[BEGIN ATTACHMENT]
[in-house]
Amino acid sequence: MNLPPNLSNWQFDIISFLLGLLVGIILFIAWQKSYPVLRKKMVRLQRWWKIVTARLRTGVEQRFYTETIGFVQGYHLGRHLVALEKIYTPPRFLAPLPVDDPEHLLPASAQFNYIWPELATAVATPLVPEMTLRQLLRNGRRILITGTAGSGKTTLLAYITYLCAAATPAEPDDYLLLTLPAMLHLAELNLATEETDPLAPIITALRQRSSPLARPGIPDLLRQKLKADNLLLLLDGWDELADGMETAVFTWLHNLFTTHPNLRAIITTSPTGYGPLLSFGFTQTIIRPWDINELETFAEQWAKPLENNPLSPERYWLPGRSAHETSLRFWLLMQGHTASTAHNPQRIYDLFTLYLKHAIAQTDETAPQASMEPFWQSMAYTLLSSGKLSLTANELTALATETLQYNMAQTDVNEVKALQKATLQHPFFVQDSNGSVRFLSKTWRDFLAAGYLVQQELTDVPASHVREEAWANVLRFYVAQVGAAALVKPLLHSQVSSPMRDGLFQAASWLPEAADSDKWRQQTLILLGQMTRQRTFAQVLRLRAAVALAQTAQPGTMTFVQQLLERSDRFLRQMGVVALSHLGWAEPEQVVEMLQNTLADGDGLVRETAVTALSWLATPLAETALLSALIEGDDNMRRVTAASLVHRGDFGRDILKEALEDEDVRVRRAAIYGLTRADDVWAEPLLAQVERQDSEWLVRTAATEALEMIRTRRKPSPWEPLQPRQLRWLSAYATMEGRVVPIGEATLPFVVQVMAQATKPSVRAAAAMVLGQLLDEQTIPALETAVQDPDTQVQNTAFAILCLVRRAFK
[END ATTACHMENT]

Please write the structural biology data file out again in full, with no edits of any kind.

[in-house]
Amino acid sequence: MNLPPNLSNWQFDIISFLLGLLVGIILFIAWQKSYPVLRKKMVRLQRWWKIVTARLRTGVEQRFYTETIGFVQGYHLGRHLVALEKIYTPPRFLAPLPVDDPEHLLPASAQFNYIWPELATAVATPLVPEMTLRQLLRNGRRILITGTAGSGKTTLLAYITYLCAAATPAEPDDYLLLTLPAMLHLAELNLATEETDPLAPIITALRQRSSPLARPGIPDLLRQKLKADNLLLLLDGWDELADGMETAVFTWLHNLFTTHPNLRAIITTSPTGYGPLLSFGFTQTIIRPWDINELETFAEQWAKPLENNPLSPERYWLPGRSAHETSLRFWLLMQGHTASTAHNPQRIYDLFTLYLKHAIAQTDETAPQASMEPFWQSMAYTLLSSGKLSLTANELTALATETLQYNMAQTDVNEVKALQKATLQHPFFVQDSNGSVRFLSKTWRDFLAAGYLVQQELTDVPASHVREEAWANVLRFYVAQVGAAALVKPLLHSQVSSPMRDGLFQAASWLPEAADSDKWRQQTLILLGQMTRQRTFAQVLRLRAAVALAQTAQPGTMTFVQQLLERSDRFLRQMGVVALSHLGWAEPEQVVEMLQNTLADGDGLVRETAVTALSWLATPLAETALLSALIEGDDNMRRVTAASLVHRGDFGRDILKEALEDEDVRVRRAAIYGLTRADDVWAEPLLAQVERQDSEWLVRTAATEALEMIRTRRKPSPWEPLQPRQLRWLSAYATMEGRVVPIGEATLPFVVQVMAQATKPSVRAAAAMVLGQLLDEQTIPALETAVQDPDTQVQNTAFAILCLVRRAFK